Friday, November 23, 2012

Meet the Characters of Sultana: Two Sisters - Efrain Peralta

I'm one of many writers who finds inspiration for bringing their characters to life by imagining the modern-day personages they most resemble. While polishing the penultimate draft of Sultana: Two Sisters, I thought readers who anticipate the next novel would be curious to know how some of characterization and descriptions are derived.  

First among my favorite portrayals is the character of Efrain Peralta. He is the sole remaining parent of the heroine, Esperanza. Efrain once served as personal physician to the princely household of Alfonso de la Cerda. Now disgraced and hiding a personal shame he cannot reveal to his daughter, he ventures into a new life, unaware of the peril awaiting him and his beloved child.


Actor Jordi Mollà Perales, whom I last saw as King Philip II of Spain in The Golden Age with Cate Blanchett, hails from Barcelona. When I imagined the character of Esperanza's father, he had to be a somber man respected and loved by his only daughter, with a hint of some secret torture hidden behind his eyes. There's something very enigmatic in Mollà's features that evokes the exact image of Efrain Peralta that I've had in mind for years. Here's how I describe the character in the first chapter of Sultana: Two Sisters. 

A sinewy ragged man, Efrain Peralta stood a little above the diminutive height of his daughter. The evening glare framing him, he strode toward her. The spurs worn with his zapatos drew furrows across the soil. The dusty tips of the shoes peeked from beneath the hem of his mantle. Lines etched in his olive-brown features betrayed a year’s worth of misfortune and grave concerns of which he would not speak. The dark brown hairs atop his head had lost their luster and begun a steady retreat from his gently sloping forehead. A full beard with myriad flecks of gray almost hid the creases around his mouth. At fifty-six years old, his gnarled fingers and spindly arms coupled with the receding hairline gave him the appearance of a man burdened by age. His prideful gait, the crystalline glimmer in the depths of his eyes and a commanding tone hinted at the strength he retained.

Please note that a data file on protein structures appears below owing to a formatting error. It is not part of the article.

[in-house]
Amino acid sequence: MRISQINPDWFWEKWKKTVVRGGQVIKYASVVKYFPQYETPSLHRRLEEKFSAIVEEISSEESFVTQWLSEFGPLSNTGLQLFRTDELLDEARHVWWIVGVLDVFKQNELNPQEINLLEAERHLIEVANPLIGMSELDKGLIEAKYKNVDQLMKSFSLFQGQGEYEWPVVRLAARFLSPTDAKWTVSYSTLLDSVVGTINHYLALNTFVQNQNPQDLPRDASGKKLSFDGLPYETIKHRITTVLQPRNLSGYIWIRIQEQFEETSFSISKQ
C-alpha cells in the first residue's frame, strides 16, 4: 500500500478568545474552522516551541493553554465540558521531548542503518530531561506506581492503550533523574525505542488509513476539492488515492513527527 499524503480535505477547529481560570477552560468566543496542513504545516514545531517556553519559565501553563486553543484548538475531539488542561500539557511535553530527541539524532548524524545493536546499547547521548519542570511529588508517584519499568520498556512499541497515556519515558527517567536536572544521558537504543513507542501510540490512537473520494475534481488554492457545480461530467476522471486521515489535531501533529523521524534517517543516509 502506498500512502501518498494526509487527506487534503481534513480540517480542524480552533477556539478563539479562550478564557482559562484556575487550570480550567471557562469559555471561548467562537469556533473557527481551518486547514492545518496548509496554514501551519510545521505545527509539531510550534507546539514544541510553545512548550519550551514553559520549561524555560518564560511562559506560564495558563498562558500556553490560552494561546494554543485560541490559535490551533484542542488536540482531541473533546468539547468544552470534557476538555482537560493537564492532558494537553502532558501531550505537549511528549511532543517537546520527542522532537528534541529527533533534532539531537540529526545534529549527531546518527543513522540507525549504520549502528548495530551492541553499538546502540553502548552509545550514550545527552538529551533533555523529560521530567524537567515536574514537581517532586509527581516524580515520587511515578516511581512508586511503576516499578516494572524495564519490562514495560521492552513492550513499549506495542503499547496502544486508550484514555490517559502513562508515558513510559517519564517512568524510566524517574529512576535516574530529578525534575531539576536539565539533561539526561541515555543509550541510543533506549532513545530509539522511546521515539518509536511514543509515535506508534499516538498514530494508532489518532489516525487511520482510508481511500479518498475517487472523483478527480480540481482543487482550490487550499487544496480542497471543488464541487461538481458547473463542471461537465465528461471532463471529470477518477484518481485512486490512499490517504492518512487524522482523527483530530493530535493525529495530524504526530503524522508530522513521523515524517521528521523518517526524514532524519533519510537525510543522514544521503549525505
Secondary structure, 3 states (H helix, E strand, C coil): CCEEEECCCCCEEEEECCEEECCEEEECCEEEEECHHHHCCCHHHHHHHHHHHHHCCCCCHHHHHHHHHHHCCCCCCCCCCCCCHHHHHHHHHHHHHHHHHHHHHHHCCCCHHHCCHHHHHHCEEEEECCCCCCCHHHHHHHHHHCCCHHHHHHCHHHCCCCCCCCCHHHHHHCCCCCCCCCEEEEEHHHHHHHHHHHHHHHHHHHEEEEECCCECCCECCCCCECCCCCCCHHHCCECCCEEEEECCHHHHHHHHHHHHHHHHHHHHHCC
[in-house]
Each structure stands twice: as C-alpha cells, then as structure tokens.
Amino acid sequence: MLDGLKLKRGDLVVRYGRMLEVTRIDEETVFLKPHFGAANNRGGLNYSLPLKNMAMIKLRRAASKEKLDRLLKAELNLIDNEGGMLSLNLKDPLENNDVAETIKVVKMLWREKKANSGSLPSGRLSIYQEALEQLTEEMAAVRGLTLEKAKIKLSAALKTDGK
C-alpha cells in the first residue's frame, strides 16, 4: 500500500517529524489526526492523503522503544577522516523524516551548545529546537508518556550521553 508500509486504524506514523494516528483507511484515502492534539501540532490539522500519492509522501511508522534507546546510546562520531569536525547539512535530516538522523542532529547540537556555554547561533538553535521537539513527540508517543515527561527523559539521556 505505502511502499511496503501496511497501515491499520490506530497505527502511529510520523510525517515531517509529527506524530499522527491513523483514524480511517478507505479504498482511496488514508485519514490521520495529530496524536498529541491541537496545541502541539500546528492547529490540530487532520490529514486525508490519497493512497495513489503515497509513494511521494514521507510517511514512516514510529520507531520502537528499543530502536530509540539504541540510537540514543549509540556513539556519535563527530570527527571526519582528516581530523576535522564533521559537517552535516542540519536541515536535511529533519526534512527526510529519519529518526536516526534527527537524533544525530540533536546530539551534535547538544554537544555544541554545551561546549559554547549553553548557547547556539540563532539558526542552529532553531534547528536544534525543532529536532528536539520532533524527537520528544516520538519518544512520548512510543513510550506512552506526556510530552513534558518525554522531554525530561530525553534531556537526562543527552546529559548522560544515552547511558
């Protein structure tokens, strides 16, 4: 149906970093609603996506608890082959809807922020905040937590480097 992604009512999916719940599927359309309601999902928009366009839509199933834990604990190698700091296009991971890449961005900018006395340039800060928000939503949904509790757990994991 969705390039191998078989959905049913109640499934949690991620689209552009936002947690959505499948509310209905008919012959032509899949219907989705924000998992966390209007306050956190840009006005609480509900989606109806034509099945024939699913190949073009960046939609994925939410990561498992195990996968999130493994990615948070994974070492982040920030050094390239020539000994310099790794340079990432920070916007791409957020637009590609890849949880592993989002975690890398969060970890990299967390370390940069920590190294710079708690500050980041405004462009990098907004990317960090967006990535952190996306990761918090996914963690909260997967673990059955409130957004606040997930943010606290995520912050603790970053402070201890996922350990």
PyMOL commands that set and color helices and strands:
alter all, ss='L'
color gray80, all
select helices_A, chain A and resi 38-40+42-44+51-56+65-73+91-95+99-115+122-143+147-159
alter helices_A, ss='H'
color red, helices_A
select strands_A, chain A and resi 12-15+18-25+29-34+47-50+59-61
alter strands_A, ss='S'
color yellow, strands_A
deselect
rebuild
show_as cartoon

The scenes between Esperanza and her father are brief, requiring brevity for the portrayal of a father's pride and love for his daughter. In the first chapter, Efrain must protect his child from danger in the only way he can, by imbuing her with the strength that has helped him survive personal demons up until this point. It's a mix of determination and tenderness that I hope readers will find satisfying.


Efrain grasped her arms and shook her. “This is no time for your stubbornness. You are the only child God ever granted me and I will not lose you!” He wrenched from her grasp and grabbed the reins. “Get on the horse. Ride west now, the setting sun always ahead of you. At night, you will look for the North Star on your right. Do not stop until you reach the safety of Valdepeñas, where we departed from yesterday. It belongs to the caballeros of the Order of Calatrava. The Cistercians shall protect you for my sake.”
He drew his dagger and cut the strings securing a weighted pouch to his leather belt. He shoved the purse filled with coins into her hand. “For your care and comfort.”
“You want me to ride off alone into the darkness? Papa, I can’t reach Valdepeñas!”
“You can and you will! You have spent more time with horses than I ever did, since you were four years old. I am not asking you to ride on without me. I am telling you! Get on the damned horse! I will not see your life ended by a Moor’s blade. Greater peril may lie ahead, but you will make the attempt to escape.”
That he considered failure a possibility but held hope for her against the obvious threat gave clear indication of his resolve. Still Esperanza stood catatonic. Her gaze watered. 
He captured her face between his withered hands and pressed his lips to her cheeks and forehead in turn. “My most precious life. I beg of you, please go. Do not let me live my last moments knowing you did not try. Whatever happens, you must survive. If I can, I will come for you at Valdepeñas. Wait for me there.”

Look for more each month on the characters of Sultana: Two Sisters through the coming weeks.

2 comments:

Alison DeLuca said...

What a wonderful excerpt! And you are right - those eyes are mysterious, sad - they convey so much.

Lisa Yarde said...

Thanks, Alison. He's also one of my favorite actors if a little over the top sometimes. I'm thinking Blow & Colombiana for those roles, but he does sedate roles like in The Golden Age too.

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